Character Analysis

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  • An Inspector Calls
    • The Inspector
      • A man of 'massive, solidity and purposefulness,
        • The Inspector is an imposing figure who will dominate the play and will achieve his aims.
      • 'One person and one line of enquiry at a time. otherwise there's a muddle.'
        • He wants to do things his way, and he like to do things in an orderly way. This allows Priestley to present the play as a chain of events.
      • 'It's duty to ask questions'
        • He takes his responsibilities seriously, and show the others that they haven't done so.
      • 'He never seemed like an ordinary police inspector-'
        • The word 'ordinary' could mean 'usual', or it could mean that he was somehow 'extraordinary', more than human.
    • Mr Birling
      • 'Heavy-looking, rather portentous man'
        • Mr Birling's size helps to give him a threatening appearance.
      • 'A hard-headed practical man of bussiness'
        • He thinks of himself as a man who does well in business, and who doesn't let sentiment get in the way of whatever needs to be done to succeed.
      • 'Yes, my dear, I know - I'm talking too much'
        • He likes to air his views and is aware that he trends to monopolise the conversion to his own views, this suggest his views hold high importance to the people around him.
      • 'I'm a public man'
        • He expects respect as he has been a member of the town council, lord mayor and a magazine.
    • Mrs Birling
      • 'A rather cold women' and 'her husband social superior'
        • Mrs Birling is not a friendly person and rarely shows any affection. she look down on most people and expects the inspector to treat her with with the respect her husband is shown.
      • 'It's disgusting to me'
        • Even thought Gerald comes from a good family and meet with her approval as a future son-in-law, she cannot accept Gerald's affair.
      • 'The most prominent member of committee'
        • She is the most powerful and respected member of the group which runs the charity, and is able to influence the decisions it makes.
    • Shelia Birling
      • 'Oh -how horrible! Was it an accident?'
        • Sheila feels shock at the death of a young women. she is naïve to suggest that someone could drink a fatal amount of disinfectant 'by accident', but it show s she can't imagine someone  not having a lot to live for.
      • 'I wouldn't miss it for worlds'
        • Although bitter about Gerald's relationship with Daisy Renton, her curiosity needs to be satisfied and she is strong enough to hear the full story.
      • 'I had her turned out of a job'
        • She is prepared to accept responsibility for what she has done.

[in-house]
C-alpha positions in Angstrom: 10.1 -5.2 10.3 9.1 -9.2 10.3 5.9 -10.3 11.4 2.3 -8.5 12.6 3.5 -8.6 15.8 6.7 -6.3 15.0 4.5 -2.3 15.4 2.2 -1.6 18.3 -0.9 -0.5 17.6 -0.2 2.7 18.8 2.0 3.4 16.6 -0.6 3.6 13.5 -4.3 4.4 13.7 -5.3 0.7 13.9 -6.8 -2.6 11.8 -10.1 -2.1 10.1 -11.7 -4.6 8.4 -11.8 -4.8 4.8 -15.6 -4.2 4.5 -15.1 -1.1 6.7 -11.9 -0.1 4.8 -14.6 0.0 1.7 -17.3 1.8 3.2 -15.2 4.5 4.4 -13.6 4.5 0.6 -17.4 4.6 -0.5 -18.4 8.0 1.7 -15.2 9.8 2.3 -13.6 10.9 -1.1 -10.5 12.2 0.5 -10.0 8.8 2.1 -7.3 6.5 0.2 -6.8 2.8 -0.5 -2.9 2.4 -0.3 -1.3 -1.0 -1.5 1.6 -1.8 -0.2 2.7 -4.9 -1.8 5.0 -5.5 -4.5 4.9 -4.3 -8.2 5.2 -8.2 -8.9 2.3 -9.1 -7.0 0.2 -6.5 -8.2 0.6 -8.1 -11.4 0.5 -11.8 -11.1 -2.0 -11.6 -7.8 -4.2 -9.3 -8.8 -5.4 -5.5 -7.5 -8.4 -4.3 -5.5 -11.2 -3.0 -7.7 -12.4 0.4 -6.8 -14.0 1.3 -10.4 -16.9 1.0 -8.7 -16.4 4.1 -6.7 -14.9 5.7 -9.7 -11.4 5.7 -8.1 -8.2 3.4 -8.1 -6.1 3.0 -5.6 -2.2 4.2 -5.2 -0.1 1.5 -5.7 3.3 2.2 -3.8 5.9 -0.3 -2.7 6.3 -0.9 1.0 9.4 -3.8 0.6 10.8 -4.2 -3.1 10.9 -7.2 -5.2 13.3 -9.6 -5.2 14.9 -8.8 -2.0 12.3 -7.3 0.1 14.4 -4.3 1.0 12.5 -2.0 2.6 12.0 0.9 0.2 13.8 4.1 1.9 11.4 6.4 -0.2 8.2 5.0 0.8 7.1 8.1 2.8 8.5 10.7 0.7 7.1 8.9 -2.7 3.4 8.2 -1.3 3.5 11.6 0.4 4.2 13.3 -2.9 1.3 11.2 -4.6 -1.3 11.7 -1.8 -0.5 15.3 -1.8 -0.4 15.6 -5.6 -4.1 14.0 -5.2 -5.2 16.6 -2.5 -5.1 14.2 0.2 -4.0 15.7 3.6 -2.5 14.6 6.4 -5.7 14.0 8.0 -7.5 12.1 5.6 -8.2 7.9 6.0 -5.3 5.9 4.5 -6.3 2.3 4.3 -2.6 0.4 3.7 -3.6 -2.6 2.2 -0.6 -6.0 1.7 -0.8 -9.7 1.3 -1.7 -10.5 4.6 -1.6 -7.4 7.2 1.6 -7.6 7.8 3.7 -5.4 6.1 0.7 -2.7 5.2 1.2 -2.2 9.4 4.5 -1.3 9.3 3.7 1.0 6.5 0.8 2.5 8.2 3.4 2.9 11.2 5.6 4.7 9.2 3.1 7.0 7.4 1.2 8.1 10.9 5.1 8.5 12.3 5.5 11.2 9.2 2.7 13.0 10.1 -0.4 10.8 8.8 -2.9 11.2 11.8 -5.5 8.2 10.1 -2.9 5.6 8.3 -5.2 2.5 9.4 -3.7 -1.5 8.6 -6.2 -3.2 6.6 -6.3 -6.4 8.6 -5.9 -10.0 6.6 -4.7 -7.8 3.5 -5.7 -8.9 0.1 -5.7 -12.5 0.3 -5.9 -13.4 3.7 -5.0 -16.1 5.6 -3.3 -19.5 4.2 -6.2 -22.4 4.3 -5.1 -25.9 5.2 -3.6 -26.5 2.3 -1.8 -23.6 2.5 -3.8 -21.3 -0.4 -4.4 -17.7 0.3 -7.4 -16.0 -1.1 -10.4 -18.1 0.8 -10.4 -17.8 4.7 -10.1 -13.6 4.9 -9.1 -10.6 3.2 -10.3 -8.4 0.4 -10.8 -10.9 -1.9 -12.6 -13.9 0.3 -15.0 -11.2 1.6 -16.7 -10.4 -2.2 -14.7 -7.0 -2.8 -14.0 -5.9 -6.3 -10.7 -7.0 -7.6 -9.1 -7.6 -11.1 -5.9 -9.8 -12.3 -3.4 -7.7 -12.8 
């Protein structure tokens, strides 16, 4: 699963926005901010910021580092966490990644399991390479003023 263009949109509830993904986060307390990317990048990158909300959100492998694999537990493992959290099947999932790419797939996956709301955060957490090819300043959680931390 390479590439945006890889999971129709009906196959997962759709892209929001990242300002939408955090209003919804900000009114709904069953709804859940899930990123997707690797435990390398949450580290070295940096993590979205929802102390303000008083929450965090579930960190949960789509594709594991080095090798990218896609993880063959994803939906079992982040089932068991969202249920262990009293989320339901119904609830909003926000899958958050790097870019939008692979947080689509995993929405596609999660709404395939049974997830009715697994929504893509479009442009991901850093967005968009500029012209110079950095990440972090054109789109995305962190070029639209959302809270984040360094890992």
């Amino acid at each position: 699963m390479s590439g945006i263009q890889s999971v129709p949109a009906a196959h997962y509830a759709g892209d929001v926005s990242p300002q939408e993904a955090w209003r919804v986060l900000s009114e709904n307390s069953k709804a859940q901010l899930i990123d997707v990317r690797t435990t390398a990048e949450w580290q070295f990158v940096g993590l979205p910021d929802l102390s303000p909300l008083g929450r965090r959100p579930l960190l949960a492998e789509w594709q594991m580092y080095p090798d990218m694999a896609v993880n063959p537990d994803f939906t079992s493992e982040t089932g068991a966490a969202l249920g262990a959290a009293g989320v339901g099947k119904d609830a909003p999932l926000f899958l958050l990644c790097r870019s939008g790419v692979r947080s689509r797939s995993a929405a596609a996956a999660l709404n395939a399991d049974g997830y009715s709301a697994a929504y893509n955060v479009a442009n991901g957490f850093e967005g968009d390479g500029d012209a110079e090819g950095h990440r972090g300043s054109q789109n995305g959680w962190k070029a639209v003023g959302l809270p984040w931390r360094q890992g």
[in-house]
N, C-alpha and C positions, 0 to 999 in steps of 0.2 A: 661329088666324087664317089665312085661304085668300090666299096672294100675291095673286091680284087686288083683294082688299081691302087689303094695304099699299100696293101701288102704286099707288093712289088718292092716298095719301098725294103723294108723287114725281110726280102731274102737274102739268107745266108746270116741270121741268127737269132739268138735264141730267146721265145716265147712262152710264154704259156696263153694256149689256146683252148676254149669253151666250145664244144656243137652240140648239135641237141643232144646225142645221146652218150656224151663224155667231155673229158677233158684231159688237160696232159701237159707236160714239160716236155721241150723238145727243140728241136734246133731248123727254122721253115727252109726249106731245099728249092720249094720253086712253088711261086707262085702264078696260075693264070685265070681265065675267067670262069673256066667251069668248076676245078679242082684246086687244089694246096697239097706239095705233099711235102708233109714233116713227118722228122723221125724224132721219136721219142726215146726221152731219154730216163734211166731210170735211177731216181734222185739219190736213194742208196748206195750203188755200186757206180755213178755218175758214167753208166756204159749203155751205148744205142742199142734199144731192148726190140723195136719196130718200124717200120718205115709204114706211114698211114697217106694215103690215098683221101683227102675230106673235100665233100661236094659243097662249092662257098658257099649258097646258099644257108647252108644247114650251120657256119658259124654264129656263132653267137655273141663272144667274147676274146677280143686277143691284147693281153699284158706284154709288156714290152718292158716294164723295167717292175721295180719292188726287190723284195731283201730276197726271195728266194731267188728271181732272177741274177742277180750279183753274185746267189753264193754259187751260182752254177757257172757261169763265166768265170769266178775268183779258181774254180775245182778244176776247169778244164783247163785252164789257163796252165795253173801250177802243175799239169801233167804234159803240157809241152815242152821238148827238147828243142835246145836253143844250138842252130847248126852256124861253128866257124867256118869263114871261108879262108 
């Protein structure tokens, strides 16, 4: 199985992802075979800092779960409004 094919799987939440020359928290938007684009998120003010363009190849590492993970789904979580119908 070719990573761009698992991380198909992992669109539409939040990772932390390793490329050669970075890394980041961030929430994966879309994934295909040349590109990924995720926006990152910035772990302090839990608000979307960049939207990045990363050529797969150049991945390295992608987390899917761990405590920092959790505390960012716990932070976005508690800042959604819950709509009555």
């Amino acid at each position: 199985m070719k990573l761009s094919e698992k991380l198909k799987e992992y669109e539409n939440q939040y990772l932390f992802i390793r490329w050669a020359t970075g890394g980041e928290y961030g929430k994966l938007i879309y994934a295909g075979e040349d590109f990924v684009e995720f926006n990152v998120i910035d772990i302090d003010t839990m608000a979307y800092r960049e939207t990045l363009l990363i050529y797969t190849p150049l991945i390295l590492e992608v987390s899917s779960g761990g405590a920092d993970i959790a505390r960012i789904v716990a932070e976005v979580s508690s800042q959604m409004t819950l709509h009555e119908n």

• 'It's you two who are being childish - trying not to face the facts'
        • Sheila clearly believes that it doesn't matter whether the inspector is a real police inspector or not. Her Parents are relieved that they might prevent a scandal, but she is concerned that they all harmed someone.
    • Eric Birling
      • 'Just keep quiet, Eric, and don't get exited
        • Mr Birling recognises that Eric has had too much to drink and might easily say something he shouldn't.
      • 'That's something this public-school-and-Varsity life you're had doesn't seem to teach you.'
        • Eric has been an expensive school and then university, but Mr Birling feels he knows more of than his son.
      • 'Besides, you're not the type - you don't get drunk -'
        • We know that Eric does get drunk, and that the opposite of what his mother says is true.
      • 'Your trouble is - you've been spoilt'
        • Mr Birling thinks that by being the boss's son Eric has had too easy a life.
    • Gerald Croft
      • 'Easy, well-bred young man-about-town'
        • Gerald gets on easily with people, is self-confident and assured, and looks as if he knows a lot about life.
      • 'She had a lot to say ... far too much - she had to go'
        • She had spoken up for the other girls who were on strike and was showing leadership qualities against Mr Birling, and he didn't like that.
      • 'You're just the kind of son-in-law I always wanted'
        • Mr Birling sees Gerald as being like himself - a determined man of business; he sees the engagement as bringing the two family businesses together
      • 'Now she had to try something else'
        • The words sound innocent, but the 'something else' was meeting men in a place used by prostitutes.
    • Eva Smith/ Daisy Renton
      • 'A lively good-looking girl - country bred' and a 'good worker too'
        • Mr Birling had a good opinion of her. Being bred in the country made her naïve, less worldly-wise  than a 'leading operator'.
      • 'Now she had to try something else.'
        • The words sound innocent, but the 'something else' was meeting men in a place used by prostitutes.
      • 'She'd had a lot to say - far too much - so she had to go'
        • She had spoken up for the other girls who were on strike and was showing leadership qualities against Mr Birling, and he didn't like that
      • 'She was a lot to say - far too much - so she had to go'
        • But Sheila judged the girl by her appearance, and she did not think about the difficult the girl might face in getting another job.
  • Even thought Gerald comes from a good family and meet with her approval as a future son-in-law, she cannot accept Gerald's affair.

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